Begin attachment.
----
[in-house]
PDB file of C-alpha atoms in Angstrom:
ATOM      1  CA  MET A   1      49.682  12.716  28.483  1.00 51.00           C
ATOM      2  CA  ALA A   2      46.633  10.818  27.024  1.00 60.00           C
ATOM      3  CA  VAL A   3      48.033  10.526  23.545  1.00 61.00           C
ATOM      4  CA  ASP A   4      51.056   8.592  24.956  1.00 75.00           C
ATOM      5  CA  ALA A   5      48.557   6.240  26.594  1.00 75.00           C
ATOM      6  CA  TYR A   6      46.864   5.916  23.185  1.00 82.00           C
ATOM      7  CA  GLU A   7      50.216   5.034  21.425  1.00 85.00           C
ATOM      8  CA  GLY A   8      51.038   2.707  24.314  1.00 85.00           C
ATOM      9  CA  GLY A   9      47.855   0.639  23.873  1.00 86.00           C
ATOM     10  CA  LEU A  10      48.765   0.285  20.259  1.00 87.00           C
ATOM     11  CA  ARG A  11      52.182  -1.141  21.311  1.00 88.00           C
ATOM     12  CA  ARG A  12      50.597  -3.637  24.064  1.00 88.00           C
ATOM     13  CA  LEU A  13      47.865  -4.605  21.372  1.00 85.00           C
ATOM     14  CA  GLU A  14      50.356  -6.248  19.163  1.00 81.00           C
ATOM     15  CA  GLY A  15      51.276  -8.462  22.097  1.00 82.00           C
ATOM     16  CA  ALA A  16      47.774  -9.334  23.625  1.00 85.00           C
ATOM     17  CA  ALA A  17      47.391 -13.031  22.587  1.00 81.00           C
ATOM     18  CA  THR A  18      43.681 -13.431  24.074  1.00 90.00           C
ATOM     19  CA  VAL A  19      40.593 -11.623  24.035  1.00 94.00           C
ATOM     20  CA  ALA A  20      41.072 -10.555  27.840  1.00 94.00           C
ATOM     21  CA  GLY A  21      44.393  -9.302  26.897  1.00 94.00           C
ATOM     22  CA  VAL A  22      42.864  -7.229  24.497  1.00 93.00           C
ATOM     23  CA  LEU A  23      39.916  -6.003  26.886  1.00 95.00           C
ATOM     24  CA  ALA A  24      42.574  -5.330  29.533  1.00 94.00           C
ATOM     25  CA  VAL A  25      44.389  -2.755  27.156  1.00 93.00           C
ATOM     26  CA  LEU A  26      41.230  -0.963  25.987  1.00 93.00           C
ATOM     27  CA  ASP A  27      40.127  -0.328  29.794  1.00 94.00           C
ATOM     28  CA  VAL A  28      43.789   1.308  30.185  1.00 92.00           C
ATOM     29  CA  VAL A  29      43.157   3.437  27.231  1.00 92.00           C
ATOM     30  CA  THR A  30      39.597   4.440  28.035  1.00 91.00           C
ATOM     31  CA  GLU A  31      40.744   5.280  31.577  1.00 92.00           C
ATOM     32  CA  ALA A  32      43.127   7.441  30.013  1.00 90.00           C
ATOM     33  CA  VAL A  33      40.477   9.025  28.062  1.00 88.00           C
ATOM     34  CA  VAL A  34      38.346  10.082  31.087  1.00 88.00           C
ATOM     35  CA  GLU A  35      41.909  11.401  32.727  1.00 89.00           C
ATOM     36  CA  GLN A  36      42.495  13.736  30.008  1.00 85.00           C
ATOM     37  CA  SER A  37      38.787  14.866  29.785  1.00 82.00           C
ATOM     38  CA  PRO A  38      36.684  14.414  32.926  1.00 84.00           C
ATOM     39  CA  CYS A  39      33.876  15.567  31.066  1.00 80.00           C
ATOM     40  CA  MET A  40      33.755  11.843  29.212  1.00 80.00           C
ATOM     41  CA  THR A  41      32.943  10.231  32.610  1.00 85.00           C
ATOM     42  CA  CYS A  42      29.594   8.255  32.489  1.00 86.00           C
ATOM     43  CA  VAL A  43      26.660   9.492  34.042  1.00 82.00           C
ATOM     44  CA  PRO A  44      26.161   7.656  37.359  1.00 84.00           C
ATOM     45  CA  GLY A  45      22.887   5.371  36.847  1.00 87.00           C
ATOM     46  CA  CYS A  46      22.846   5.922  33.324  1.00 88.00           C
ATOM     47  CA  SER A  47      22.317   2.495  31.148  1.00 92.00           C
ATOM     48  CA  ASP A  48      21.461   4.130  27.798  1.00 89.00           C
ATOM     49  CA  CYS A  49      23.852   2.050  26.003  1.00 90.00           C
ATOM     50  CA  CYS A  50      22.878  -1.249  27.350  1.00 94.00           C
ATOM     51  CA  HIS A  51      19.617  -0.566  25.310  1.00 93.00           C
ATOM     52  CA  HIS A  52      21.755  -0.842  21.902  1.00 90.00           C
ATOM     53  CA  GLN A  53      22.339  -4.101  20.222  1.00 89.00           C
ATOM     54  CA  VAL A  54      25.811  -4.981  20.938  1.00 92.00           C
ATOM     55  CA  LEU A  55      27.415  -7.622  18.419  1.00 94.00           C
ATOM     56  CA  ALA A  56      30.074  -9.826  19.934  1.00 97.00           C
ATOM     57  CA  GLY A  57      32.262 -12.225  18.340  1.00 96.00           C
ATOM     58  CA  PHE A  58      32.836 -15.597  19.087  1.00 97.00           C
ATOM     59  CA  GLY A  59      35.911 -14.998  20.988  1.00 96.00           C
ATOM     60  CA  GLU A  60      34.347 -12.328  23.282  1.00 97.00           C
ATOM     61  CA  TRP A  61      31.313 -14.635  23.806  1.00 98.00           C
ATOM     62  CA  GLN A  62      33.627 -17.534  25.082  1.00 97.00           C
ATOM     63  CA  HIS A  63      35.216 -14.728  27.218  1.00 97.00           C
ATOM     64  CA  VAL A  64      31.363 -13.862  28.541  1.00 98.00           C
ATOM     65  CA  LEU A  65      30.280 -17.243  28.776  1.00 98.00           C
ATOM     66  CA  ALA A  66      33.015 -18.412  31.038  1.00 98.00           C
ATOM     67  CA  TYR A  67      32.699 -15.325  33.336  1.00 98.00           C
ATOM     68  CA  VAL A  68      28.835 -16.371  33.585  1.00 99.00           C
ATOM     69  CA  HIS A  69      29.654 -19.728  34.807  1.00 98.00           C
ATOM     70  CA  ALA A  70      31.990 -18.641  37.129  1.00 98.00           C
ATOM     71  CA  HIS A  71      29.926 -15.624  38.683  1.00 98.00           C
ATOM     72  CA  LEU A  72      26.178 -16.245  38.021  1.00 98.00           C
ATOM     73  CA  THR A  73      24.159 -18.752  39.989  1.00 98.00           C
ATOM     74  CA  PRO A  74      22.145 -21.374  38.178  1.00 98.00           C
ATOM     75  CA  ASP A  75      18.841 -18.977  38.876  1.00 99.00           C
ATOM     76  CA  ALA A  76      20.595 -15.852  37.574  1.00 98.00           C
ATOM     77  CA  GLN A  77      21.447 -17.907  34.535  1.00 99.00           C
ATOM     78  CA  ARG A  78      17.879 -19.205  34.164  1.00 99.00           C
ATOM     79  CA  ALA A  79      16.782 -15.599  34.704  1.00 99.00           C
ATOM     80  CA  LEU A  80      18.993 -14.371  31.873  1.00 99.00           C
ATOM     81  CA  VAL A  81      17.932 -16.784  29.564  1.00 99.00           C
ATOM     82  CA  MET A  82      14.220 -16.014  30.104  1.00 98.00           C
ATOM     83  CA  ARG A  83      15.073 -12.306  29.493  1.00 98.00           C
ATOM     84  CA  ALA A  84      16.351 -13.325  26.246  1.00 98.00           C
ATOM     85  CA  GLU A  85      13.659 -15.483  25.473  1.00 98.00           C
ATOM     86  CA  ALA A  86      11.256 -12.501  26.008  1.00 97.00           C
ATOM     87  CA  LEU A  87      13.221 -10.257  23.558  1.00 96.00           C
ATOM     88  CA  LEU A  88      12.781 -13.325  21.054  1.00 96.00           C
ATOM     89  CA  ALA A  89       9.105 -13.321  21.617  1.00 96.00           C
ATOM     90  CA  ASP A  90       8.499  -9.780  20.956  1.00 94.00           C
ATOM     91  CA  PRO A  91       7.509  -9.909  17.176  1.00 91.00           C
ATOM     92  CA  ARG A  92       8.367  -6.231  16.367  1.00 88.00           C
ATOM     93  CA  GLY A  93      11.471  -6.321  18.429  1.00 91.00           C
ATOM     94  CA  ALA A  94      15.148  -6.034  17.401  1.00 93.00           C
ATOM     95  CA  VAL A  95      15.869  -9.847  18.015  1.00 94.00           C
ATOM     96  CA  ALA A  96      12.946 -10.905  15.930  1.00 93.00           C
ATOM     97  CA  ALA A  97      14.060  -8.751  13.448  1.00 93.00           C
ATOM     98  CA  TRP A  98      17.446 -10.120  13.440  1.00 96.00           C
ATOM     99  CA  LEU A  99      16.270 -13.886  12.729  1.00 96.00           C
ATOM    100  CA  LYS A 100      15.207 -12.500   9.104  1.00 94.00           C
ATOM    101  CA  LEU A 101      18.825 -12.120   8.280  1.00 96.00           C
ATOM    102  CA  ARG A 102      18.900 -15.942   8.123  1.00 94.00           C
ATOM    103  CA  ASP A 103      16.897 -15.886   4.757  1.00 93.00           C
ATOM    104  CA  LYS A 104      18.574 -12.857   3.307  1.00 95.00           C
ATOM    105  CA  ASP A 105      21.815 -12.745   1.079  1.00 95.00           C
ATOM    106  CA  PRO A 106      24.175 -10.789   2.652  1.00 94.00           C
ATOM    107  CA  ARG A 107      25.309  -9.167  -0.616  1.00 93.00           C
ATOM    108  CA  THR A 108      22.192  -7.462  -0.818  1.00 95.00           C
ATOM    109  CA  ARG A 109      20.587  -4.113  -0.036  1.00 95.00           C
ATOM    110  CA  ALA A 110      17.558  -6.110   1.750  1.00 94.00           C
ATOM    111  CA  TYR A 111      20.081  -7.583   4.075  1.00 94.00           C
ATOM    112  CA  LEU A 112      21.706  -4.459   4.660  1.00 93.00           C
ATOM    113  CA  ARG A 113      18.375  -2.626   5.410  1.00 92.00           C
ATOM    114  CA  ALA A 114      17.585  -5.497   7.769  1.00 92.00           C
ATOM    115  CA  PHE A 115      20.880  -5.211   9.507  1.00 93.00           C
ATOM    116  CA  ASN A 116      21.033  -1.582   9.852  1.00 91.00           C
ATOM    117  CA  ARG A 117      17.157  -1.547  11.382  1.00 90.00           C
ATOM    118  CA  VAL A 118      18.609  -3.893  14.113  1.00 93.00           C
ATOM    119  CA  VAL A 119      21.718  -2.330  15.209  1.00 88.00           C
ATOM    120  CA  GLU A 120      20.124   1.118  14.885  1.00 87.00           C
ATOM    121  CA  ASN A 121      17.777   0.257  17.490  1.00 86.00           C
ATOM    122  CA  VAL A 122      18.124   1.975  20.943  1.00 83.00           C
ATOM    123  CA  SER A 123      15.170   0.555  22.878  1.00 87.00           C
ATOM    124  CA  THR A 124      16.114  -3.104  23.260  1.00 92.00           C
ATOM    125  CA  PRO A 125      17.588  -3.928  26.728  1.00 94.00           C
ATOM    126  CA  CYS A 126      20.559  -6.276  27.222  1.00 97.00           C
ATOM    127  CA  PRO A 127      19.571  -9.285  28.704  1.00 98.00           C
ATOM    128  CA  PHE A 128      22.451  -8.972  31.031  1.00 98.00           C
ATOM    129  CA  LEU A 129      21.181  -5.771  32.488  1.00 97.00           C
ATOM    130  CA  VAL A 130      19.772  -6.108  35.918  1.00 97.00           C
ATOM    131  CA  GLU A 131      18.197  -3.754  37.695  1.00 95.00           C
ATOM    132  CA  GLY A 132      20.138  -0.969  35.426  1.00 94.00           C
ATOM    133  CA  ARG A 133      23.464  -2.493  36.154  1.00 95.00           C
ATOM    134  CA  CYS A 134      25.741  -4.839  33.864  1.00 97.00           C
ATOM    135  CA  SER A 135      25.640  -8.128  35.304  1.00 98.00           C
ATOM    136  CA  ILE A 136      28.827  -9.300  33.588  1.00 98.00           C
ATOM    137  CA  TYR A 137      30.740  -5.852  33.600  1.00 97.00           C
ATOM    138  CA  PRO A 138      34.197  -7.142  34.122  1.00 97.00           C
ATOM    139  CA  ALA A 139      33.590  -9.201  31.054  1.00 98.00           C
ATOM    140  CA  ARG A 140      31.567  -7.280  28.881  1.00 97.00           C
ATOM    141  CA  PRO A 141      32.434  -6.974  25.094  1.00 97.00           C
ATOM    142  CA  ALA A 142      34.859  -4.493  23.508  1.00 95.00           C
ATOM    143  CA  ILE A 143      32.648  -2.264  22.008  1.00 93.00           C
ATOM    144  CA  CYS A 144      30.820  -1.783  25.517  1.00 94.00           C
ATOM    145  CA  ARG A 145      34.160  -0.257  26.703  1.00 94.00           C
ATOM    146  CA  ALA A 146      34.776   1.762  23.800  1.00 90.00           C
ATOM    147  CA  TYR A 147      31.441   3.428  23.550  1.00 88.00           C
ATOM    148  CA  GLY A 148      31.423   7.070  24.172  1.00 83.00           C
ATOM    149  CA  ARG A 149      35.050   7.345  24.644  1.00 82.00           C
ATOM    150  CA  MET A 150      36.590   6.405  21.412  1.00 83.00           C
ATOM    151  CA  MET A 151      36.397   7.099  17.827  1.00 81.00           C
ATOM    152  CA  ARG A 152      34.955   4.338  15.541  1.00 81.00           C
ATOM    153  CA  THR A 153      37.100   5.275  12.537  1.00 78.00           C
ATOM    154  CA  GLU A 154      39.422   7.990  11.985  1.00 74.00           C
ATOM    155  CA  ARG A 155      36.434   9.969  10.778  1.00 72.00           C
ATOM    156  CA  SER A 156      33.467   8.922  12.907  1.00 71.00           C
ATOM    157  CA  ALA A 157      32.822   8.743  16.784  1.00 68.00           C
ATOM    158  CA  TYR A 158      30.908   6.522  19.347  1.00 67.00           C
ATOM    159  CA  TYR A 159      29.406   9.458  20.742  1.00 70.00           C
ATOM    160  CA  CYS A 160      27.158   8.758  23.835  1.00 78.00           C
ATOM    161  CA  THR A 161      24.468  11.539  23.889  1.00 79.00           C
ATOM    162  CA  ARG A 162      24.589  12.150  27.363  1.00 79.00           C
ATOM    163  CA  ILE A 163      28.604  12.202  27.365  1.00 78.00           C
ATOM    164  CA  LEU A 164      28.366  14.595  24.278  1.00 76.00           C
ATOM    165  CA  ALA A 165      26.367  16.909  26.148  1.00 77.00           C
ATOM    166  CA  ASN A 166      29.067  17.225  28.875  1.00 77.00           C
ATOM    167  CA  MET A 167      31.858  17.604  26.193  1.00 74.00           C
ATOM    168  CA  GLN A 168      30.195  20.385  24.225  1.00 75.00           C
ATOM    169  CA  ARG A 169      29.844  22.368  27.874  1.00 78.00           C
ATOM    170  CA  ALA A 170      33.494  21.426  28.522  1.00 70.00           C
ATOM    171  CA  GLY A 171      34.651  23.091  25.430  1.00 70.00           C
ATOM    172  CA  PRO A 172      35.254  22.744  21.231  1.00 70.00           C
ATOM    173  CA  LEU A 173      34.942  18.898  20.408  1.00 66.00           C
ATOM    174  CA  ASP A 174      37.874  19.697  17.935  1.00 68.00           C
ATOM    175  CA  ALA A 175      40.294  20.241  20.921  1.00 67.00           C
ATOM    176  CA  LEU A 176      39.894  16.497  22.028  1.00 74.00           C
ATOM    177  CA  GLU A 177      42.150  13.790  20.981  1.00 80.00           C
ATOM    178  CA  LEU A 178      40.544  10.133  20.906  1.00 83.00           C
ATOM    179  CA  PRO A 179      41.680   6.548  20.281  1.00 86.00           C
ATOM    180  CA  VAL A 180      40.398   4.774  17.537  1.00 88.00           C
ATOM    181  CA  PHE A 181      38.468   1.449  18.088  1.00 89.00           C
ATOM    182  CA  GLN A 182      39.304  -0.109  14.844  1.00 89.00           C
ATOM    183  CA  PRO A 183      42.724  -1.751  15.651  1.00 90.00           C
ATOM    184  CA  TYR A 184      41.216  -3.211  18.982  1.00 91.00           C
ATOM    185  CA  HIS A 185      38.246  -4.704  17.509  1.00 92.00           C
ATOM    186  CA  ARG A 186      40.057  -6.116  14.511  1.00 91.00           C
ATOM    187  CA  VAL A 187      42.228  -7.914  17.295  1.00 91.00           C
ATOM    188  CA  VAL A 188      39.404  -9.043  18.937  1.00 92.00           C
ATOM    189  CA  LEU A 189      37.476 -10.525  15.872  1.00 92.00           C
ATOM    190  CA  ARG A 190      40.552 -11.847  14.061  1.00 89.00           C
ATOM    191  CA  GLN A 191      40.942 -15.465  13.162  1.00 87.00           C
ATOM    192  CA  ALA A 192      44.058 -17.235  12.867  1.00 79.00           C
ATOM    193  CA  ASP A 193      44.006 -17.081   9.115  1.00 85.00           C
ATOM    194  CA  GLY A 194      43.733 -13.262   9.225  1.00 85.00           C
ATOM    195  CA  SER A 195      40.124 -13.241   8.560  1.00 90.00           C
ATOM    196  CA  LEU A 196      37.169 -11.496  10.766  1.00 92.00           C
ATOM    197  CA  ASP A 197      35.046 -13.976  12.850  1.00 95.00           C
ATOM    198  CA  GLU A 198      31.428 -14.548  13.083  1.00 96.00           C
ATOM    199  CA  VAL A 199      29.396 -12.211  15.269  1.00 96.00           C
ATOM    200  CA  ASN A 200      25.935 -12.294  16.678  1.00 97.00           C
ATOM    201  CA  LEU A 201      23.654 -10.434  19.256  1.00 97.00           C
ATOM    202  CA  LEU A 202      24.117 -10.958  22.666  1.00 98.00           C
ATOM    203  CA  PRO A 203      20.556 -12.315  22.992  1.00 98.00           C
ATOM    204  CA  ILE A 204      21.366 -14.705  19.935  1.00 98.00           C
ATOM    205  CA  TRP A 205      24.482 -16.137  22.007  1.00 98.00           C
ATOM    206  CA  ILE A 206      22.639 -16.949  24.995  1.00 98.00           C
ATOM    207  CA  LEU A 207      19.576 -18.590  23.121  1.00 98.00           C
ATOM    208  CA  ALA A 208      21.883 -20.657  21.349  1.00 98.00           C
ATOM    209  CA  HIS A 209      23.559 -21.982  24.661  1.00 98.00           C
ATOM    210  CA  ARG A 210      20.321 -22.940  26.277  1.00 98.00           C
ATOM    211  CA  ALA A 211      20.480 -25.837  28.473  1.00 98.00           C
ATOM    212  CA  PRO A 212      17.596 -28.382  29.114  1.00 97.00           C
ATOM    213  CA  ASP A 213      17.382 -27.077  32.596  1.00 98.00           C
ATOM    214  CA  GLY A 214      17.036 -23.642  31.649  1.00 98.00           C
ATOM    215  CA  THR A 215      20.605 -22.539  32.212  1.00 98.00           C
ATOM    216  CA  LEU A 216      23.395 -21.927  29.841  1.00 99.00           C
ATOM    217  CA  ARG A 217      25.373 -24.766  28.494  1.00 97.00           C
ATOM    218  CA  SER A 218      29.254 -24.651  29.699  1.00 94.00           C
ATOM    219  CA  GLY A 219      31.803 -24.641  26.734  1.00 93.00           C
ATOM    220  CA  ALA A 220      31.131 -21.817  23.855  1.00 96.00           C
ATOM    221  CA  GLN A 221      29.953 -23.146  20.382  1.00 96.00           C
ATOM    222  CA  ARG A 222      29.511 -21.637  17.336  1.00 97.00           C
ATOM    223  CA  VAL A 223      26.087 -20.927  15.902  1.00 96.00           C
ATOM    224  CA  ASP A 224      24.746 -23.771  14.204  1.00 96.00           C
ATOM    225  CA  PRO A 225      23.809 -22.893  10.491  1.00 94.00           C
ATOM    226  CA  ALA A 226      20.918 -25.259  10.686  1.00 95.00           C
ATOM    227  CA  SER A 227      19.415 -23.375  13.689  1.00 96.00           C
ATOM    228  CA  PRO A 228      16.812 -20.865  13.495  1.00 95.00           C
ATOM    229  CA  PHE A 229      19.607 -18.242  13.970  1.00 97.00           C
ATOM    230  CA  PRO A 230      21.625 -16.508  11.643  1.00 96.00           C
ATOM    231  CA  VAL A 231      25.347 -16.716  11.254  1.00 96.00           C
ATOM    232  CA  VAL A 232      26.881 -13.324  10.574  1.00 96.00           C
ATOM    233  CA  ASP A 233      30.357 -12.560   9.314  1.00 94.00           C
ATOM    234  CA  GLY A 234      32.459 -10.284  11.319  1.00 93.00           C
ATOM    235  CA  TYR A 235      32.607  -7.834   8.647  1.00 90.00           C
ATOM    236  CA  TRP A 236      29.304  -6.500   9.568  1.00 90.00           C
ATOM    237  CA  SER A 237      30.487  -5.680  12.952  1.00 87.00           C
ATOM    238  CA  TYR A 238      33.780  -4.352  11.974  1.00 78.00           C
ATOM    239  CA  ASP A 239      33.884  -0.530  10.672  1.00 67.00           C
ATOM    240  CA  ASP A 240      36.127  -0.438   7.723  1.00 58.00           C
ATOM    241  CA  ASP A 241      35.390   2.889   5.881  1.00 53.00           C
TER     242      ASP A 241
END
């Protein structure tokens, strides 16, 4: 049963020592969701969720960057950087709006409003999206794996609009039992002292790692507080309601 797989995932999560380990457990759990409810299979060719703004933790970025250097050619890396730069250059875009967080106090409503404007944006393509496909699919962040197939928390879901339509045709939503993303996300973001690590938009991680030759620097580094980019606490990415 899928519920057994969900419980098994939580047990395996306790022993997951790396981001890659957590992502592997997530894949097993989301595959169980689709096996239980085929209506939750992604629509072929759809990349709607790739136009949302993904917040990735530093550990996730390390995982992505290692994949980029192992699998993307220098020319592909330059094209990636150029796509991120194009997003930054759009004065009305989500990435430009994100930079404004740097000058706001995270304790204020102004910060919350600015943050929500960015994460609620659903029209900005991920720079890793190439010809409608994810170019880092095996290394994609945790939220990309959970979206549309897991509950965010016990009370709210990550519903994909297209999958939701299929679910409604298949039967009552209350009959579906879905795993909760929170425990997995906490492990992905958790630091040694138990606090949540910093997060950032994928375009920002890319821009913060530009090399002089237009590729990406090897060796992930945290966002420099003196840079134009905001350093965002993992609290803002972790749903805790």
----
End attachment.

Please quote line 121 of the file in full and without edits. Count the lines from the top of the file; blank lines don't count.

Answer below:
ATOM    119  CA  VAL A 119      21.718  -2.330  15.209  1.00 88.00           C